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Did You Know?

Depression is more than feeling sad. It is normal to feel sadness or grief when a loved one dies, if you lose your job, you fail an exam, or a relationship ends. But sadness and depression are not the same. While feelings of sadness will decrease in time, depression can last for months or years without treatment. Depression is a long-lasting, often recurring illness that can have disabling effects on your mood, behavior, thinking, and health. It is not a “bad day” or a weakness in character.

Nearly 1 in 10 Americans each year experience depression. It affects men and women, young and old, and people of all races, cultures, and incomes, and each person differently. While depression can be serious, it is a highly treatable medical condition; 80–90% of those with depression can be successfully treated. However, depression often goes unrecognized by those who have it, by their families and friends, and even by their physicians.

How Do You Know if a Person Has Depression?

There are two main symptoms of depression:

  • Feelings of sadness, irritability or anxiety that won't go away.
  • Loss of interest or pleasure in activities and hobbies once enjoyed, which lasts for more than two weeks.

Other signs and symptoms include:

  • Sleeping too much, or not being able to sleep.
  • Trouble falling asleep, waking up too early in the morning, bad dreams, or oversleeping.
  • Eating too much or too little; weight changes.
  • Feelings of hopelessness, pessimism.
  • Feelings of guilt, worthlessness, helplessness.
  • Excessive crying or excessive feelings of wanting to cry.
  • Loss of sex drive.
  • Decreased energy, fatigue, or feeling “slowed down”.
  • Difficulty concentrating, remembering, or making decisions; slowed thinking.
  • Thoughts of death or suicide, or suicide attempts.
  • Restlessness, irritability, or angry outbursts.
  • Increased drinking, cigarette smoking, or using prescription or other drugs.
  • Persistent physical symptoms, such as headaches, digestive disorders, and chronic pain, which do not respond to routine treatment.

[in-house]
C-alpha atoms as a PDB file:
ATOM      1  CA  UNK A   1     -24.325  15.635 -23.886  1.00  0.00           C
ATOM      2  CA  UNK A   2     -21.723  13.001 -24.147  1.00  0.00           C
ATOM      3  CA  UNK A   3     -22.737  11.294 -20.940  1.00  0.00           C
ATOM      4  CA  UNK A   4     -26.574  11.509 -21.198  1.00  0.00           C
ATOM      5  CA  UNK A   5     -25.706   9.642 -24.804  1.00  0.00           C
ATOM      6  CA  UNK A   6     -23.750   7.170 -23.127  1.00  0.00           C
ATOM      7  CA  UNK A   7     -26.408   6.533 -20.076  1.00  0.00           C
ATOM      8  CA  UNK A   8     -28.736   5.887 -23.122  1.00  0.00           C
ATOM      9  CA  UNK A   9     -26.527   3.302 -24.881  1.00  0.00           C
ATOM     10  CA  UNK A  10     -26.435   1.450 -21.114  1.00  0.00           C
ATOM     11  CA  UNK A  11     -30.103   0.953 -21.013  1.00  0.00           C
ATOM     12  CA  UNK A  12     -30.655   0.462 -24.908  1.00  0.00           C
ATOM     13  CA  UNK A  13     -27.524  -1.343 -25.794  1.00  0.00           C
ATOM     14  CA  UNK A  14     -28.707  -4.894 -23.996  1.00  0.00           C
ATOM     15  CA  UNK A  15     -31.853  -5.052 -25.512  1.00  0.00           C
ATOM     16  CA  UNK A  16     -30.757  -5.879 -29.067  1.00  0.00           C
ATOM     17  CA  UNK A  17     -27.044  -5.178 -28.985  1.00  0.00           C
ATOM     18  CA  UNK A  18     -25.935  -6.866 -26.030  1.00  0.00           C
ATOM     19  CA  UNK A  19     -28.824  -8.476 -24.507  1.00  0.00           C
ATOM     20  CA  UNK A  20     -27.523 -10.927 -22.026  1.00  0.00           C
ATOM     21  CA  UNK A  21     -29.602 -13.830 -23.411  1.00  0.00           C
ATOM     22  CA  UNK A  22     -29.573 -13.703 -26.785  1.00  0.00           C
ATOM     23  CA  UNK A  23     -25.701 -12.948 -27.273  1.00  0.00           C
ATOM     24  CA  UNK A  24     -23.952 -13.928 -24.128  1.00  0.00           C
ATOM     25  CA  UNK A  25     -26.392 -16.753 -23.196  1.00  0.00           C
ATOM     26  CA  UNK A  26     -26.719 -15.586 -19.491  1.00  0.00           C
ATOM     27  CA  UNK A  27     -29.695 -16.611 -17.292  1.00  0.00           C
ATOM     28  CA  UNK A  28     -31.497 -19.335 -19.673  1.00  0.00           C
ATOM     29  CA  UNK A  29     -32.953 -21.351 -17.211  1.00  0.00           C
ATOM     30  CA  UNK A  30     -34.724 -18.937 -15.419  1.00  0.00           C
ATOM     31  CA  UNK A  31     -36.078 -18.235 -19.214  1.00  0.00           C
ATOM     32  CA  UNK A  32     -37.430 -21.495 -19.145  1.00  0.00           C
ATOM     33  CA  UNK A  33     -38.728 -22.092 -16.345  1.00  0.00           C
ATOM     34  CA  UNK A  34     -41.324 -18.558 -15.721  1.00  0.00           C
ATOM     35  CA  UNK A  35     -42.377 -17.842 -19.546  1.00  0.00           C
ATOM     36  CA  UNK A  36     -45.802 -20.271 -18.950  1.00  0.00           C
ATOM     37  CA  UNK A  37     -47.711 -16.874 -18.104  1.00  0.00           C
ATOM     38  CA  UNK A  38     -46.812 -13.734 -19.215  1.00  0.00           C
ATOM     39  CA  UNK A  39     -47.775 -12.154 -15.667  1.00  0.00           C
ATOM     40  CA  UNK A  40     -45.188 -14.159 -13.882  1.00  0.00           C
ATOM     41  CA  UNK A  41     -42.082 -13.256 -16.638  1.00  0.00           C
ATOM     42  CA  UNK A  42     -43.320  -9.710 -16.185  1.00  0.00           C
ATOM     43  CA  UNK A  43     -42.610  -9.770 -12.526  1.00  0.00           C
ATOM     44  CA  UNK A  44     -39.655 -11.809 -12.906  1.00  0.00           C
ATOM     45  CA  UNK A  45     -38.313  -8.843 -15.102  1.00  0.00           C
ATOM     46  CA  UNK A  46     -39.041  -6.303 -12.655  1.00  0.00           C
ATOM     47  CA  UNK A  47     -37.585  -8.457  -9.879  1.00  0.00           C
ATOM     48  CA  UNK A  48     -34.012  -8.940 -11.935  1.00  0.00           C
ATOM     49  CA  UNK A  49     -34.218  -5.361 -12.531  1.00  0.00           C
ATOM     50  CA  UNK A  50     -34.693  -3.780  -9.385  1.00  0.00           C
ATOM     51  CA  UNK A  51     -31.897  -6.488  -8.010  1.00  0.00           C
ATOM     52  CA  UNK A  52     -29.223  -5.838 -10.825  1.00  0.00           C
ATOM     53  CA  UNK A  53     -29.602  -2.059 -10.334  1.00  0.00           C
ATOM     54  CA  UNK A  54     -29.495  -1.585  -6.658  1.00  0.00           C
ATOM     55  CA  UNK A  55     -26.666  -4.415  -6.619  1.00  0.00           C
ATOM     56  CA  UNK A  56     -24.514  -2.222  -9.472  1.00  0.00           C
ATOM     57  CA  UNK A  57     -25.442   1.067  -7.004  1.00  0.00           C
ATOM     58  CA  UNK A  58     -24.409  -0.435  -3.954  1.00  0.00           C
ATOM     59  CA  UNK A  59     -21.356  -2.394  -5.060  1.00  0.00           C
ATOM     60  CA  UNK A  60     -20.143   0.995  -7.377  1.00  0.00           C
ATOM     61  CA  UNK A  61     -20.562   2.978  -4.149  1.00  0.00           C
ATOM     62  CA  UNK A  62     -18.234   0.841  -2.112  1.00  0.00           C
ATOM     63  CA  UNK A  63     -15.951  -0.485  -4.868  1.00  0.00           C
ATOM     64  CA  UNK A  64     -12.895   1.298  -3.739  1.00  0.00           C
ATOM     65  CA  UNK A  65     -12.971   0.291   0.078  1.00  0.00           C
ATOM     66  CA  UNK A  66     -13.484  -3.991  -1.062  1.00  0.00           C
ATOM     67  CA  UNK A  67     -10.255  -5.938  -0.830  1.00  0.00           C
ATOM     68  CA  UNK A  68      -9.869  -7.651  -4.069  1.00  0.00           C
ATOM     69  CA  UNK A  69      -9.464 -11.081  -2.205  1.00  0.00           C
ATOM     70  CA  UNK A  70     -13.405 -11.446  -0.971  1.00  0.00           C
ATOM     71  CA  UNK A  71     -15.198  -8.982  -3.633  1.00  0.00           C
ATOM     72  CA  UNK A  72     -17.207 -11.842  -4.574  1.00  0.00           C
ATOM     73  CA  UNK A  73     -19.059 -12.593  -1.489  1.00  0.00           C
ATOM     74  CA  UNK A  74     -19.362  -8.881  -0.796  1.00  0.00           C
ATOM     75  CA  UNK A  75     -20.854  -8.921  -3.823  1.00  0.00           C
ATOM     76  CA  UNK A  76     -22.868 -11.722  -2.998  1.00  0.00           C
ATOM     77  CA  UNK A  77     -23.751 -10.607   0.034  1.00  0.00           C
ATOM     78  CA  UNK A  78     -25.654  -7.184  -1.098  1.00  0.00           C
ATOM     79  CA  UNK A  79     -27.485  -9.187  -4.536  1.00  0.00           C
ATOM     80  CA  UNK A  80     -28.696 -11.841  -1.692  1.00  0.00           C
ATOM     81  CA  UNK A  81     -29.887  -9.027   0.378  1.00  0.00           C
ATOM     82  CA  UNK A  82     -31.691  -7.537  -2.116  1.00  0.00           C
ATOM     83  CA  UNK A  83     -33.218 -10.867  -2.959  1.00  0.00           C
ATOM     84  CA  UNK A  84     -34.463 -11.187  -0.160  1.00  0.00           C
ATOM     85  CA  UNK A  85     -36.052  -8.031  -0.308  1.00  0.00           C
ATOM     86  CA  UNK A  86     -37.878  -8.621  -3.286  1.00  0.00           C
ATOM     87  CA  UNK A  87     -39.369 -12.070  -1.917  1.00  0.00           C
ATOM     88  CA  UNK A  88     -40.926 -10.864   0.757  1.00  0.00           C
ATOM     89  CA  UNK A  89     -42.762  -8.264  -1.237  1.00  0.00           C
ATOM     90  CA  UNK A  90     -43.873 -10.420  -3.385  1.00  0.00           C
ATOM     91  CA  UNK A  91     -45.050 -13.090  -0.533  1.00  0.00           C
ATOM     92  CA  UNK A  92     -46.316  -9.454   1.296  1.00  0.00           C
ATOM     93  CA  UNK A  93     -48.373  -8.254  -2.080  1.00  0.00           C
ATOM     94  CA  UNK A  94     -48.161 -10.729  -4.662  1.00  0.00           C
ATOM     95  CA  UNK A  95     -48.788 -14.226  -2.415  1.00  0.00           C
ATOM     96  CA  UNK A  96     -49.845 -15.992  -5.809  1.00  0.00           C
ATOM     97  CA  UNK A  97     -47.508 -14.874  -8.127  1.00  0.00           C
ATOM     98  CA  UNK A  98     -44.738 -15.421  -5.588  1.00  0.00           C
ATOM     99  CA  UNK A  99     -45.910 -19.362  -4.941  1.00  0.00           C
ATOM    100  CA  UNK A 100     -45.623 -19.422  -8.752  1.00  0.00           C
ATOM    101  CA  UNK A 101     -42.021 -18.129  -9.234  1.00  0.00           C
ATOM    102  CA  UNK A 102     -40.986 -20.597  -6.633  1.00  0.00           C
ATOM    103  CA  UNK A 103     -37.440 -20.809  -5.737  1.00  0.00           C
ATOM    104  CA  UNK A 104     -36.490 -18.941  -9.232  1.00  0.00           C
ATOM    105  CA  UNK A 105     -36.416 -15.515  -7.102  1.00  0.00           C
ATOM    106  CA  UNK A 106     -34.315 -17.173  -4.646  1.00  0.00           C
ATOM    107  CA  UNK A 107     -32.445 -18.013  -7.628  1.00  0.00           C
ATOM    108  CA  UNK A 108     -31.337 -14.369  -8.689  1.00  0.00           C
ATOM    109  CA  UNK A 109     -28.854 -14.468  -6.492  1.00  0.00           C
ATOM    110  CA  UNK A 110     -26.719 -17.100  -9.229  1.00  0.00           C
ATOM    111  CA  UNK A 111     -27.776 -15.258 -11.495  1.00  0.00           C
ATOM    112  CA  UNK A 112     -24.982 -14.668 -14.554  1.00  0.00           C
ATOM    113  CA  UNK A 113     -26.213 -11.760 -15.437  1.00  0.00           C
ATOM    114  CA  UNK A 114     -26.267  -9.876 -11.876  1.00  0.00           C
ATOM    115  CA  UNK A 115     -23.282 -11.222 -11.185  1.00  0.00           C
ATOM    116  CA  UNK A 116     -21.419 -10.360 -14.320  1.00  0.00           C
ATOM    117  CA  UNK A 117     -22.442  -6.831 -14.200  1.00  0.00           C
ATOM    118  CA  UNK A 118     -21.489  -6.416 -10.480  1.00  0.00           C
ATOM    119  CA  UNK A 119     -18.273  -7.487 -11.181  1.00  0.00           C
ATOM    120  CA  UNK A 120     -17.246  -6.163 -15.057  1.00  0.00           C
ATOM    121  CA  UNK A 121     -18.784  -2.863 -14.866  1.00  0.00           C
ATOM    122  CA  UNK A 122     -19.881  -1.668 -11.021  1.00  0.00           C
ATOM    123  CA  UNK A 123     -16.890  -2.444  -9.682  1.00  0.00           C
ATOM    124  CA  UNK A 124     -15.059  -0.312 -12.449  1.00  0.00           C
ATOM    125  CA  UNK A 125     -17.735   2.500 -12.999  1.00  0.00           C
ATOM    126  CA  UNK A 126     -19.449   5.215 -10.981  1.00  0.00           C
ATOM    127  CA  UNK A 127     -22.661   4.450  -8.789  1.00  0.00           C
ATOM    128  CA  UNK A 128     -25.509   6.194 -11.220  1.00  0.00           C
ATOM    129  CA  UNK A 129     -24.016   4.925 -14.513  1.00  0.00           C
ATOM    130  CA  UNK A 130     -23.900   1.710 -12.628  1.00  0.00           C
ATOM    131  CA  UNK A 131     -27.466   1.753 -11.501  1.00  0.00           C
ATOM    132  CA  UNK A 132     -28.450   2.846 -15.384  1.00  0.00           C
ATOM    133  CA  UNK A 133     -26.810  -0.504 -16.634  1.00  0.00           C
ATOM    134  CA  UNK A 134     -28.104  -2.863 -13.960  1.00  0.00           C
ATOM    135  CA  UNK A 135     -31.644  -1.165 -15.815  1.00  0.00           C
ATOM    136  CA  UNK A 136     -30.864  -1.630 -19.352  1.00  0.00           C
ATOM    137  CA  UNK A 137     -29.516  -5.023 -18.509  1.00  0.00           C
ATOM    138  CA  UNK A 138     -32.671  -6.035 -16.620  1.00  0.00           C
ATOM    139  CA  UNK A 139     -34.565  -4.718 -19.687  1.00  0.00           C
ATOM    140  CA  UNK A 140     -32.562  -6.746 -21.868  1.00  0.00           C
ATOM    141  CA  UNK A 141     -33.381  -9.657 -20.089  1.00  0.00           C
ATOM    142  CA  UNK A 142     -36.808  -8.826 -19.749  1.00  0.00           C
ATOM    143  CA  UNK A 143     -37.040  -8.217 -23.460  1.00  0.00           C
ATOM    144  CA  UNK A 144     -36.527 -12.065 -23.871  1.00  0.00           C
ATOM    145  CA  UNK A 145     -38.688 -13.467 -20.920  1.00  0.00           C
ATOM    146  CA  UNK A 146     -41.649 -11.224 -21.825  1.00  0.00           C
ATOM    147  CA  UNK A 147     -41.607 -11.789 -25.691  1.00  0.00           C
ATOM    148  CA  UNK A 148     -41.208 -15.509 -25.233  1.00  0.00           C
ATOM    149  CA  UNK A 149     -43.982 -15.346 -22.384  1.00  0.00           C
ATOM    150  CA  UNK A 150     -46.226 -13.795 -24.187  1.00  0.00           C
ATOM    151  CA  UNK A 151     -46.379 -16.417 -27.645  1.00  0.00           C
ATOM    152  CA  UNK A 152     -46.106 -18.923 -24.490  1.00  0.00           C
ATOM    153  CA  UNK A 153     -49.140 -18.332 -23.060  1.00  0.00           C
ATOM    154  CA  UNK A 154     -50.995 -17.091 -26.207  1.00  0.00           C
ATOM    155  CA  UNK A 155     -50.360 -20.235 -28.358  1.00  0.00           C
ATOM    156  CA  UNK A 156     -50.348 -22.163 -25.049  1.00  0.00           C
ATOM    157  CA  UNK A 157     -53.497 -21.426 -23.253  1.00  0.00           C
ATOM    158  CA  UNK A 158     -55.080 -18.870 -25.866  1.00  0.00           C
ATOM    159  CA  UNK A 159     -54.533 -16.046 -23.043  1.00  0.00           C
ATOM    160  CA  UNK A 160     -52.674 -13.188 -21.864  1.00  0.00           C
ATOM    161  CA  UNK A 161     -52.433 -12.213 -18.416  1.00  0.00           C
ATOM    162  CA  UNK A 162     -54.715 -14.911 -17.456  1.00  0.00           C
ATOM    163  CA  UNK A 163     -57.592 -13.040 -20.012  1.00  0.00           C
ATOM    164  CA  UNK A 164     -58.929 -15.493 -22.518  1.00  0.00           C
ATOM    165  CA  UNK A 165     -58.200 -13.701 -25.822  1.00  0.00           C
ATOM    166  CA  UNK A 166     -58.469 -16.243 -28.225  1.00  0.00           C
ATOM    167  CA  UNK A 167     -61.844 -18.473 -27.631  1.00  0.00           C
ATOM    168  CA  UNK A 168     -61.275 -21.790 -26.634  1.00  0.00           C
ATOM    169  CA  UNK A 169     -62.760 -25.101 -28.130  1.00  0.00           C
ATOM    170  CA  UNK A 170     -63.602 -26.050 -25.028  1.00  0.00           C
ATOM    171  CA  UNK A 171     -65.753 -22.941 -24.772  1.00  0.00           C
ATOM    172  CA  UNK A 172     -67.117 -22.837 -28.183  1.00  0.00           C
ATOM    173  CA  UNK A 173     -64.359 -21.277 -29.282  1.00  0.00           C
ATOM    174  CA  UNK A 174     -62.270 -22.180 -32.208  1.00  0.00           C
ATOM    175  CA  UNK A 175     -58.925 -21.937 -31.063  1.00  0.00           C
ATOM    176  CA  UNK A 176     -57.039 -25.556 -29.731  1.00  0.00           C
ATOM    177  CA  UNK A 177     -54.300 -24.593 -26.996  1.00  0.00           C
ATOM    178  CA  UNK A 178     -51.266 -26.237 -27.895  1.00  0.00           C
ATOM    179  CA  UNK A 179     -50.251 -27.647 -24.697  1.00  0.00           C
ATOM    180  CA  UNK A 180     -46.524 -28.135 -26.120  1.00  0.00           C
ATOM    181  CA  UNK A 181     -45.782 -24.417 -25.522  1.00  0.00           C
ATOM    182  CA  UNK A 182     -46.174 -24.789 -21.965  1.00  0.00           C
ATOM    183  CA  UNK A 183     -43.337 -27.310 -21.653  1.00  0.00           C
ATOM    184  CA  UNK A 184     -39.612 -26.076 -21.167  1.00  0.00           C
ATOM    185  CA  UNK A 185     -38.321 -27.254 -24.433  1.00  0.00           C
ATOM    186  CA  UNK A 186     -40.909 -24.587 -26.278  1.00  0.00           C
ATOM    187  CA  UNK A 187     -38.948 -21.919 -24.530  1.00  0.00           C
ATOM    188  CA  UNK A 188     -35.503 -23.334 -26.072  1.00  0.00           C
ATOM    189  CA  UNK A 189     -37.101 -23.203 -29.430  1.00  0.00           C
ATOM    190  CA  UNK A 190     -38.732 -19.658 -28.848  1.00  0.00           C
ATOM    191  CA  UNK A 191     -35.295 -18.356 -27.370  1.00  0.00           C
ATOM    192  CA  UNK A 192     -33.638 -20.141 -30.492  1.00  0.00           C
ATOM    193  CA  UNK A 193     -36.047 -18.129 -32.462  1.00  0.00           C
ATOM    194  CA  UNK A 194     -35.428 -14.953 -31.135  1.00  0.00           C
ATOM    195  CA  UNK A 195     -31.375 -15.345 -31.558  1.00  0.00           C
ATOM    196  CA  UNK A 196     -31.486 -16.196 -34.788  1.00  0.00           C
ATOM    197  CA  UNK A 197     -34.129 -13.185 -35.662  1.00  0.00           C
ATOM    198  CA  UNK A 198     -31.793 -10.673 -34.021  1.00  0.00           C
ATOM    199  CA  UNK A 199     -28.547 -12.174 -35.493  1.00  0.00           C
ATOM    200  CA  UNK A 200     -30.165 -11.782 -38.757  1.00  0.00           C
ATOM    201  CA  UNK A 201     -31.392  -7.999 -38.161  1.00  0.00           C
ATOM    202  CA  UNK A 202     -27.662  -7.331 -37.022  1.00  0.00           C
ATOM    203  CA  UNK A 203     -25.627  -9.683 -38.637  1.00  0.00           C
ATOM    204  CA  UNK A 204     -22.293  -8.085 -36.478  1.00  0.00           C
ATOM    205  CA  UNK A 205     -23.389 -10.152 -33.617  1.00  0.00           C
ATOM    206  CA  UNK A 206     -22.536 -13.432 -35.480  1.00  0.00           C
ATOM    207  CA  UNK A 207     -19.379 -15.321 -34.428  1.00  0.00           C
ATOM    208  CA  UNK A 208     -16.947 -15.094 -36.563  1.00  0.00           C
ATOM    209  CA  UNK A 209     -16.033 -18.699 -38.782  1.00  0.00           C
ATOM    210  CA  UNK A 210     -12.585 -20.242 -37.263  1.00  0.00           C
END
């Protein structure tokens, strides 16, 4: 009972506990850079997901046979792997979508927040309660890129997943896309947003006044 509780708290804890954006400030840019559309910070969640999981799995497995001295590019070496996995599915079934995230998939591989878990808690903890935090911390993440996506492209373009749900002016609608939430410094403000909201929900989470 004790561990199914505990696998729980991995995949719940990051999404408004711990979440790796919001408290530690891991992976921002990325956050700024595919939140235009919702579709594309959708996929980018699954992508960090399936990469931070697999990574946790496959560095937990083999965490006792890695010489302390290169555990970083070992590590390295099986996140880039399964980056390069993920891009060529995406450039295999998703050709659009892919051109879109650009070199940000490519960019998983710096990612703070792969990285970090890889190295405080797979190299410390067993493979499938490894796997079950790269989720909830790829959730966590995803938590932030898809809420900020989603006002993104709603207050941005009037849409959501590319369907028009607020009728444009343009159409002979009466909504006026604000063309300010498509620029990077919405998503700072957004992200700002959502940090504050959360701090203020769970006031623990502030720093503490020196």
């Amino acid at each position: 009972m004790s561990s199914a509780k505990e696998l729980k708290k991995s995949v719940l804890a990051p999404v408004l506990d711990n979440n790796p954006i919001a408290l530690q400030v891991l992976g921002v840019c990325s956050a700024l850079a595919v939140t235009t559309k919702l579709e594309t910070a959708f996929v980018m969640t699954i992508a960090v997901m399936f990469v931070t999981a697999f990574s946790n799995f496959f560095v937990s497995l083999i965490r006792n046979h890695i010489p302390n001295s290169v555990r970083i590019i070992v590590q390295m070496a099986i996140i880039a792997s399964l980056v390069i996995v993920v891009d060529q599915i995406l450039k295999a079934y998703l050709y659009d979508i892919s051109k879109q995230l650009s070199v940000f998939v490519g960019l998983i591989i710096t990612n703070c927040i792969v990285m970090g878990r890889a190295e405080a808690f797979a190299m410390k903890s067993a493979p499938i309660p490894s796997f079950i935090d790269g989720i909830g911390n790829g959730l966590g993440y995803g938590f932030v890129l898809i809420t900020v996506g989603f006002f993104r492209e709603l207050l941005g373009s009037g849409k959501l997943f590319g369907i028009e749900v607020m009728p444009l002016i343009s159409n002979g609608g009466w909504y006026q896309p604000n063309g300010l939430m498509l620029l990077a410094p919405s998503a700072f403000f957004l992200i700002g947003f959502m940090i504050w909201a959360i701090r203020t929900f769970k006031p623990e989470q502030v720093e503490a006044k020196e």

It Takes Courage to Ask for Help

Depression is painful for the depressed individual and can disrupt the life of others who care or are involved. Admitting depression can be embarrassing or seen as personal weakness. Support from family and friends plays an important role in successful treatment. Often times, the feelings and behaviors that are part of depression make it especially difficult to admit depressive symptoms or ask for help. It is important to remember that depression is a real, treatable illness and is nothing to be ashamed about.

If you are feeling depressed, tell someone about your symptoms. Speak with a friend, a family member, a doctor, nurse, psychologist, social worker, or employee assistance professional. The University of Michigan Counseling Centers can put you in touch with a mental health professional. Asking for help takes courage, but it can make all the difference.

* NOTE: Links on this web site to external web sites are for informational purposes only, and do not constitute an endorsement by MiTalk, Counseling and Psychological Services or the University of Michigan.

*The American College Health Association-National College Health Assessment (ACHA-NCHA), 2009

How to help yourself

Depressive disorders can be exhausting, making one feel worthless, helpless, and hopeless. It is important to realize that intense negative feelings are part of and often magnified by depression and do not accurately reflect actual circumstances. Making the decision to seek treatment is half the battle. Rest assured that negative thinking fades as treatment begins to take effect.

In the meantime:

  • Engage in mild exercise. Go to a movie or a ballgame. Participate in religious, social, or other activities.
  • Set realistic goals and assume a reasonable amount of responsibility.
  • Break large tasks into small ones, set some priorities, and do what you can as you can.
  • Try to be with other people and to confide in someone; it is usually better than being alone and secretive.
  • Participate in activities that may make you feel better, things that you used to do for fun, even if it doesn’t seem like fun now..
  • Expect your mood to improve gradually, not immediately. Feeling better takes time. Often during treatment of depression, sleep and appetite will begin to improve before depressed mood lifts.
  • Postpone important decisions. Before deciding to make a significant transition — change jobs, get married or divorced — discuss it with others who know you well and have a more objective view of your situation.
  • Do not expect to “snap out of” a depression. But do expect to feel a little better day by day.
  • Remember, more realistic thinking will replace the negative thinking as your depression responds to treatment.
  • Let your family and friends help you.

How to help a friend

While college can be stressful and everyone will at some moment feel “down and discouraged,” when a friend or family member's activity and outlook on life stays “down” for weeks and begins to affect your relationship, they might be suffering from depression. Know that you can help.


What is helpful...

  • Being sensitive — noticing what effect your words and actions have on the person.
  • Be natural, be yourself.
  • Looking after your own needs.
  • Most importantly, educate yourself!

What is not helpful...

  • Telling or forcing someone to “Snap out of it!”.
  • Trying to draw someone out of depression by persuasion, contrived cheerfulness or funny jokes.
  • Correcting destructive, illogical, pessimistic viewpoints.